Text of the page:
Transitioning to zero emission bus fleet.
Strathclyde Partnership for Transport (SPT) has announced plans to ensure a growing number of its supported local bus services will be operated by zero-emission vehicles. This would be a major investment in the fleet and demonstrate SPT’s commitment to the decarbonisation of public transport in the west of Scotland.
SPT owns a small fleet of 41 diesel buses to support delivery of our local bus services, these vehicles are between eight and 12 years old. With the launch of phase two of the Scottish Zero Emission Bus Challenge Fund (ScotZEB2) SPT has put together a comprehensive bid to introduce zero emission buses to our fleet. This would see an investment by SPT of more than £10.9 million with a request from ScotZEB funding of £5.8 million from the fund to support transition to a zero-emission fleet.
SPT Chief Executive Valerie Davidson said:
“This is a massive investment and commitment from SPT to really make a difference and move to a green supported bus fleet. Putting this bid together has taken considerable time and discussion with the fund officials, financers, bus manufacturers and operators. The result is a really strong bid which, with the help of ScotZEB funding, could make a real difference to transport in some of our most deprived and vulnerable areas.”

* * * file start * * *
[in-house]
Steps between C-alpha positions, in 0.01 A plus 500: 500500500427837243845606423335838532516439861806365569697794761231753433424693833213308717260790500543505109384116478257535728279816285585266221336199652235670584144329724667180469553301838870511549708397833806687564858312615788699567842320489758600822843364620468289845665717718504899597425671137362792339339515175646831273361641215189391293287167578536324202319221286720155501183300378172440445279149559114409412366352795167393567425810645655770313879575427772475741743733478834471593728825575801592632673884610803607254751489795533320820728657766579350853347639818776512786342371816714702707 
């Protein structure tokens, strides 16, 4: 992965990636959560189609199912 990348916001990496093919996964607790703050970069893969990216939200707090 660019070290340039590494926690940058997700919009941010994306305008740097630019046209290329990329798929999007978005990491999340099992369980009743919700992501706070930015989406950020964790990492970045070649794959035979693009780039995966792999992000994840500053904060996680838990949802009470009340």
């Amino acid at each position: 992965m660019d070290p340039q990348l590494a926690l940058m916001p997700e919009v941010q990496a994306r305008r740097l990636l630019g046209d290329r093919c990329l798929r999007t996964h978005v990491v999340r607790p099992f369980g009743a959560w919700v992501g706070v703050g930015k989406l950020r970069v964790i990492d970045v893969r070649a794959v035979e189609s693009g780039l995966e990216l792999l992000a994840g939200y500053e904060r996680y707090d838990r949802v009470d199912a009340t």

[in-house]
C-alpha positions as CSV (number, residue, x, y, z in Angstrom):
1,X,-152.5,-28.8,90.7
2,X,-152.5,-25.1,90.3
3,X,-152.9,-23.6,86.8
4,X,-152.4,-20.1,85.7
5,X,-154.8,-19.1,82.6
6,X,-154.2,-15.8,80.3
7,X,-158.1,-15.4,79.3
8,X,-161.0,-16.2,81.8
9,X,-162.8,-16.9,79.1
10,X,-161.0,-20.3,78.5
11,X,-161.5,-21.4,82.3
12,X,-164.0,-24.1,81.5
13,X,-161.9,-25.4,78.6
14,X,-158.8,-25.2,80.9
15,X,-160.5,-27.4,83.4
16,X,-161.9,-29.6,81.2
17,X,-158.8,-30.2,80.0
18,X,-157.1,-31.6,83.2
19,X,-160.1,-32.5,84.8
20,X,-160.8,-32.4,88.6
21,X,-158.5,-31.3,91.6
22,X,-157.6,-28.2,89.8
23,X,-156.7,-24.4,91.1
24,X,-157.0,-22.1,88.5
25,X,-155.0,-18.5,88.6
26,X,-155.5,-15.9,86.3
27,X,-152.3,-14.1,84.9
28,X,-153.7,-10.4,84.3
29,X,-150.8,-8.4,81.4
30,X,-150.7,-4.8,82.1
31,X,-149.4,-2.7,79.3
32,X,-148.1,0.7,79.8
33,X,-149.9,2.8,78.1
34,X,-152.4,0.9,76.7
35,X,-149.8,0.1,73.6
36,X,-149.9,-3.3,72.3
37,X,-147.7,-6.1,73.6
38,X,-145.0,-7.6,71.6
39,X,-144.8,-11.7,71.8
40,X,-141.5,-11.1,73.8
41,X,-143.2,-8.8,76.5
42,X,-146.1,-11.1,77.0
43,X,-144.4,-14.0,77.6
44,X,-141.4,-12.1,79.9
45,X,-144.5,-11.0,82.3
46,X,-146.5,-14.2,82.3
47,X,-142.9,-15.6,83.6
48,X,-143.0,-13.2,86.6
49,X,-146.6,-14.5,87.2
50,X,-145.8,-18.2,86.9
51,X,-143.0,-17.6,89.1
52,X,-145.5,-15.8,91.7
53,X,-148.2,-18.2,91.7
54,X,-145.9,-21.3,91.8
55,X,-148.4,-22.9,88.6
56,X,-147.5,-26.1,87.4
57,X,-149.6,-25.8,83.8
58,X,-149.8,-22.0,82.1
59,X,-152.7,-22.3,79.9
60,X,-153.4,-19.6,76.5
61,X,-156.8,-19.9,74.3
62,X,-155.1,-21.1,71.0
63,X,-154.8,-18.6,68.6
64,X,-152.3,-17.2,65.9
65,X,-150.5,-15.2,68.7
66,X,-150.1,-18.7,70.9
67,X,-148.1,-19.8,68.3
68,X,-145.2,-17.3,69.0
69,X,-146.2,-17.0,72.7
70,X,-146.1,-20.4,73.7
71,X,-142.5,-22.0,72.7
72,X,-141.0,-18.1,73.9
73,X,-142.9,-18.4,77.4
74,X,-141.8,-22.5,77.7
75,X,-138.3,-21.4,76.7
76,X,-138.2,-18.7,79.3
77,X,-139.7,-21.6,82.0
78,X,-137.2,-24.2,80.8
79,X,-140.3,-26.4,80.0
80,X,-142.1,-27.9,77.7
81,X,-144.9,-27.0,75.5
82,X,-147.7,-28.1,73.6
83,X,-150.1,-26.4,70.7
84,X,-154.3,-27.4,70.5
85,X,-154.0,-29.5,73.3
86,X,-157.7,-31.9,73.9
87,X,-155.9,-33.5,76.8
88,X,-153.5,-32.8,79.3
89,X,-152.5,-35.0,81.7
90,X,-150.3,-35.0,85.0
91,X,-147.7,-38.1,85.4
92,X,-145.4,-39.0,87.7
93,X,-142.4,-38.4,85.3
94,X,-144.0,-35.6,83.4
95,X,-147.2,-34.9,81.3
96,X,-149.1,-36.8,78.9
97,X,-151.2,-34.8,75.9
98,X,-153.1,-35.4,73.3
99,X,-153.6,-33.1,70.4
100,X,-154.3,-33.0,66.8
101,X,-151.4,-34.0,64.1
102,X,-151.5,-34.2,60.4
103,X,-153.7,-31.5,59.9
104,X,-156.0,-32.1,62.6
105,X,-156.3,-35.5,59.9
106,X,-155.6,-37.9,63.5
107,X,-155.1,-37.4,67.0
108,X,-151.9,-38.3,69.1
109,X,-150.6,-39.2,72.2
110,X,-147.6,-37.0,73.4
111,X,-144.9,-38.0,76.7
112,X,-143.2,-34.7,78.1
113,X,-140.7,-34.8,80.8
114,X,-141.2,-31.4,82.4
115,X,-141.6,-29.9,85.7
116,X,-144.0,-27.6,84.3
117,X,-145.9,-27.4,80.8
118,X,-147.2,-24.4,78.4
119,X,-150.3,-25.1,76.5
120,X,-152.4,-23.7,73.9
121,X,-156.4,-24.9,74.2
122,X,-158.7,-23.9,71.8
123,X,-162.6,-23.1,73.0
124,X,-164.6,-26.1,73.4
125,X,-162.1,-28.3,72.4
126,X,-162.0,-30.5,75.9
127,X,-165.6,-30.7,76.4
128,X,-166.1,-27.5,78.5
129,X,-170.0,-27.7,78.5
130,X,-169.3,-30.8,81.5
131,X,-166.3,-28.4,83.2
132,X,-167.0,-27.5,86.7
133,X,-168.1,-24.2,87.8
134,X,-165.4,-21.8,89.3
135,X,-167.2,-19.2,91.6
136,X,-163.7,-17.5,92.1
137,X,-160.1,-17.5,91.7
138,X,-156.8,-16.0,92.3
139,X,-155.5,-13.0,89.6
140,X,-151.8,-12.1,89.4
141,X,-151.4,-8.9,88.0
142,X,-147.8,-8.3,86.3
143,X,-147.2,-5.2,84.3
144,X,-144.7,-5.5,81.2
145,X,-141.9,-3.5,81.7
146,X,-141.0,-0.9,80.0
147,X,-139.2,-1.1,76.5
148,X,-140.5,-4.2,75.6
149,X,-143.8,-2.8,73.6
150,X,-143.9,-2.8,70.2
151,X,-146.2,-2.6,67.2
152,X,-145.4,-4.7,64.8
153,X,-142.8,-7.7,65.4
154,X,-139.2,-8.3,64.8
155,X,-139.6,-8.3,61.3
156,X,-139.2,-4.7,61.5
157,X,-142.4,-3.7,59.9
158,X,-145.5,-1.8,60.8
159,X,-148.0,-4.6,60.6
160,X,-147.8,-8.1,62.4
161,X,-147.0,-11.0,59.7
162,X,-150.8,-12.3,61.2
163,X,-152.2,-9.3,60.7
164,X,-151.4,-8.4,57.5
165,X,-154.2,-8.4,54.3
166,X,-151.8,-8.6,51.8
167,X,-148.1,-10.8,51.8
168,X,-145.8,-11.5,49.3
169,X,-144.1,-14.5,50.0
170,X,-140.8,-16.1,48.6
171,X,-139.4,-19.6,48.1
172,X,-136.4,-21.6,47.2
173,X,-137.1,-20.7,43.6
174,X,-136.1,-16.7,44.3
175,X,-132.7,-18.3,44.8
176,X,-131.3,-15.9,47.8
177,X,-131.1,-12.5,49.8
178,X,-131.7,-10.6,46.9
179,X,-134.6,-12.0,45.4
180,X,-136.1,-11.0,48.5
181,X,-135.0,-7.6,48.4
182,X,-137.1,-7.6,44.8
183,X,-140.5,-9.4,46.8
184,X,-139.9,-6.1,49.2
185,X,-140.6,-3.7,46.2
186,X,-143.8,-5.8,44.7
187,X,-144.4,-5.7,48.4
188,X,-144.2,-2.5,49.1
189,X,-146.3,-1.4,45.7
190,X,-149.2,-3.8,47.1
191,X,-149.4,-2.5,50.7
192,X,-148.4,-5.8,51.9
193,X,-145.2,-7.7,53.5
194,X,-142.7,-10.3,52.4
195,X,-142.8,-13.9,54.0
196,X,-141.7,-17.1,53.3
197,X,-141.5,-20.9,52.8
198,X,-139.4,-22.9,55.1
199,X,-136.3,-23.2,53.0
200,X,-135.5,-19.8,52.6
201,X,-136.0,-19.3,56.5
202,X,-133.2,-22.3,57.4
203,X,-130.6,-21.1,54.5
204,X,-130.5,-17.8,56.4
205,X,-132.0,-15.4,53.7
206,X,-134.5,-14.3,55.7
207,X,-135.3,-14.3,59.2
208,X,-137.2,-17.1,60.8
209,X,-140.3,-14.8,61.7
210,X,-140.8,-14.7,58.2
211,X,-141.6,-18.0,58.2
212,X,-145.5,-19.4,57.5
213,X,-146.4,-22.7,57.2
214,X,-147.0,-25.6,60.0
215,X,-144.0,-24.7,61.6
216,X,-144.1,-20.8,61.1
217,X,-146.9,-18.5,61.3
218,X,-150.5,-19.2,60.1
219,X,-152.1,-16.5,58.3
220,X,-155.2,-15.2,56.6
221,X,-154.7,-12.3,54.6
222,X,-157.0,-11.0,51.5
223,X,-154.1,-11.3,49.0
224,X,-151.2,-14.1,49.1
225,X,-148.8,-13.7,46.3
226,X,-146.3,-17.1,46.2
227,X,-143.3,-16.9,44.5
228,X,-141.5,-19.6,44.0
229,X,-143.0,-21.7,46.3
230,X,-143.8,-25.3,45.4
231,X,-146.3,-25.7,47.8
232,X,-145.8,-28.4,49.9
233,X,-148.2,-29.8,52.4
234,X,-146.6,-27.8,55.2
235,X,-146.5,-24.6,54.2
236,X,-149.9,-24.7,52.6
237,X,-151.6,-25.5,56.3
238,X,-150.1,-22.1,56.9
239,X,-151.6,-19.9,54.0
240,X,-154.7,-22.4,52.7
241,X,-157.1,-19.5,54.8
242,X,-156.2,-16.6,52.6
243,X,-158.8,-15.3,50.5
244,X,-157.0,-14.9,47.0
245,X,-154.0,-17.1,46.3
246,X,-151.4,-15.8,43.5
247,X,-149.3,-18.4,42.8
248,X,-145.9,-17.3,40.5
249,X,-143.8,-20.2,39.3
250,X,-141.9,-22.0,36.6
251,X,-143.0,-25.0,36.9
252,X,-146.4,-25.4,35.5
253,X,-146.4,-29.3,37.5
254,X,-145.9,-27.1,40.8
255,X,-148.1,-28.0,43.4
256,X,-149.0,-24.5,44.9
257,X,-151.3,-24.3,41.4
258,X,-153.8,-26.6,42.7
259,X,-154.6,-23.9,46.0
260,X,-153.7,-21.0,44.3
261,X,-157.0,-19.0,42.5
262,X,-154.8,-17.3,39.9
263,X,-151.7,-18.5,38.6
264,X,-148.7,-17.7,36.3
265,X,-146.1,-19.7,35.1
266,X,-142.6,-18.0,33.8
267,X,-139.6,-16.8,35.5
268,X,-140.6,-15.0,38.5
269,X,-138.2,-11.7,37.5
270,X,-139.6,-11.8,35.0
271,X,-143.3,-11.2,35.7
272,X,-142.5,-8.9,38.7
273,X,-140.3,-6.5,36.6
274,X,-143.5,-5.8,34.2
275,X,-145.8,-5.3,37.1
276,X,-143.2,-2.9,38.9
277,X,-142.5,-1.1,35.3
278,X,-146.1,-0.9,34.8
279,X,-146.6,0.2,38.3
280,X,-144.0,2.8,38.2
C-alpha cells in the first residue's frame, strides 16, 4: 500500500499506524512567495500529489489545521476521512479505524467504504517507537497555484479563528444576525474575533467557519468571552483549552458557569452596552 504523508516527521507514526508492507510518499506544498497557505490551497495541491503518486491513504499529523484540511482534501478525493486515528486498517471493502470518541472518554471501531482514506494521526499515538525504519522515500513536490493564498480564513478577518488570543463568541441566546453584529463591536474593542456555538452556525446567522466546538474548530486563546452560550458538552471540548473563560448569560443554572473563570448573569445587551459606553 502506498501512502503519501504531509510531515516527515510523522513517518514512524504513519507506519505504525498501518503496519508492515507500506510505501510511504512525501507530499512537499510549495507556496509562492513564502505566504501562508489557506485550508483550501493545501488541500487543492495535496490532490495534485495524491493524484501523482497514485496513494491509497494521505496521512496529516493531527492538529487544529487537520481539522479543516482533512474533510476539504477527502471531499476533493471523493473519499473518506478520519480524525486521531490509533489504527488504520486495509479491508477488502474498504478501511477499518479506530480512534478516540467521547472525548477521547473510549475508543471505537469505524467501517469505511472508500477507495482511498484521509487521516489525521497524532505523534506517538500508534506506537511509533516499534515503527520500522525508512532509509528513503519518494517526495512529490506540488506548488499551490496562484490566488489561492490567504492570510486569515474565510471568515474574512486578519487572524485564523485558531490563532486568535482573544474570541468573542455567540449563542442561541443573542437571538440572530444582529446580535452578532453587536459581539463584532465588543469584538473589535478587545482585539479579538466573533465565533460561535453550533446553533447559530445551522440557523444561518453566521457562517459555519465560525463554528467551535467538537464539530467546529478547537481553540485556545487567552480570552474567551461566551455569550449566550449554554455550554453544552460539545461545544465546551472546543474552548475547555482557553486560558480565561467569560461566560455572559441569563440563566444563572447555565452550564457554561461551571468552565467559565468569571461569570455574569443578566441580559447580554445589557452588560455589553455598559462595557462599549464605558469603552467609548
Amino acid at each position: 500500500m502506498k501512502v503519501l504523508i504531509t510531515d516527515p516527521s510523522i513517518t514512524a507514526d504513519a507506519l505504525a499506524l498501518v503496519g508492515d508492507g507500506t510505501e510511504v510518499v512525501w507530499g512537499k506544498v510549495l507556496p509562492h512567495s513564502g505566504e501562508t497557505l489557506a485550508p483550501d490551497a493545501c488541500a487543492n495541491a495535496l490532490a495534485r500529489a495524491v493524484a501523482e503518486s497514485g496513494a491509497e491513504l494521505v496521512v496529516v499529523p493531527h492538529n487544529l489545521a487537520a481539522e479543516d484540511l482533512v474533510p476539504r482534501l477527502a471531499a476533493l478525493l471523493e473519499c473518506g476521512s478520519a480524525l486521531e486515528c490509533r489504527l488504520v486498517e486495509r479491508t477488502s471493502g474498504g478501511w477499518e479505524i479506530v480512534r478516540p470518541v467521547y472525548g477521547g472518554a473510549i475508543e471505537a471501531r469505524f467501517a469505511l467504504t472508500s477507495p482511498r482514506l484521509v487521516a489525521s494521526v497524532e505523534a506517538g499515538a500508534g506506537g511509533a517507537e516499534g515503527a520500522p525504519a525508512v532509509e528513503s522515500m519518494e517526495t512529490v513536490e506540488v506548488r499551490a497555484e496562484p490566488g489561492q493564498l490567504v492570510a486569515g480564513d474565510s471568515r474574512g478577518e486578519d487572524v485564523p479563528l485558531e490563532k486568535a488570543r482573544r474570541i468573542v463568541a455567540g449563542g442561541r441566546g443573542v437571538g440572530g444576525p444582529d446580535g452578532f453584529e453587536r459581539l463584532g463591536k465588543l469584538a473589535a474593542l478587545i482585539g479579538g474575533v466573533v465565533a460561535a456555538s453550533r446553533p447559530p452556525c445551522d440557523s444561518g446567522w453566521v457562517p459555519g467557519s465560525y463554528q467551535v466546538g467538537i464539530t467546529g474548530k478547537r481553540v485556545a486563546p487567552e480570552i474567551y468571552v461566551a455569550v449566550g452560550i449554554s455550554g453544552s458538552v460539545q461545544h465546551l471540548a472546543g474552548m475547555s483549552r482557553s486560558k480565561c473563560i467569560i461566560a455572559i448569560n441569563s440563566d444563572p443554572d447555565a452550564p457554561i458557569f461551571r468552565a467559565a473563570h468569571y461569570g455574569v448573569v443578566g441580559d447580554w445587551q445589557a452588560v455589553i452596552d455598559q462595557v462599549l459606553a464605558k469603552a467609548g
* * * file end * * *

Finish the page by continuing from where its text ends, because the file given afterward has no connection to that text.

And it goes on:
In a paper to go to SPT’s Strategy and Programmes Committee this Friday (8 September), SPT has set out details of our own consortium bid for:
- 12 40-seater full sized single deck battery electric zero emission buses at estimated £395,000 per bus (excluding VAT) = £4.7m in total.
- 18 25-seater battery electric zero emission midi buses at estimated £365,000 per bus (excluding VAT) = £6.6m in total.
- 13 16-seater battery electric zero emission minibuses at estimated £250,000 per bus (excluding VAT) = £3.3m in total.
- Approximately nine bus operator’s depot upgrades to support operation of new vehicles estimated = £2.2M
- TOTAL COST £16.7 million
Chair of SPT’s Strategy and Programmes Committee Councillor Alan Moir added:
“Applying to this fund is difficult for Regional Transport Partnerships and local authorities as it requires significant contributions from their own resources at a time when resources are significantly stretched. Despite this, I am delighted the team have managed to pull together a meaningful bid, that, if successful, will see a significant transition to a greener fleet.”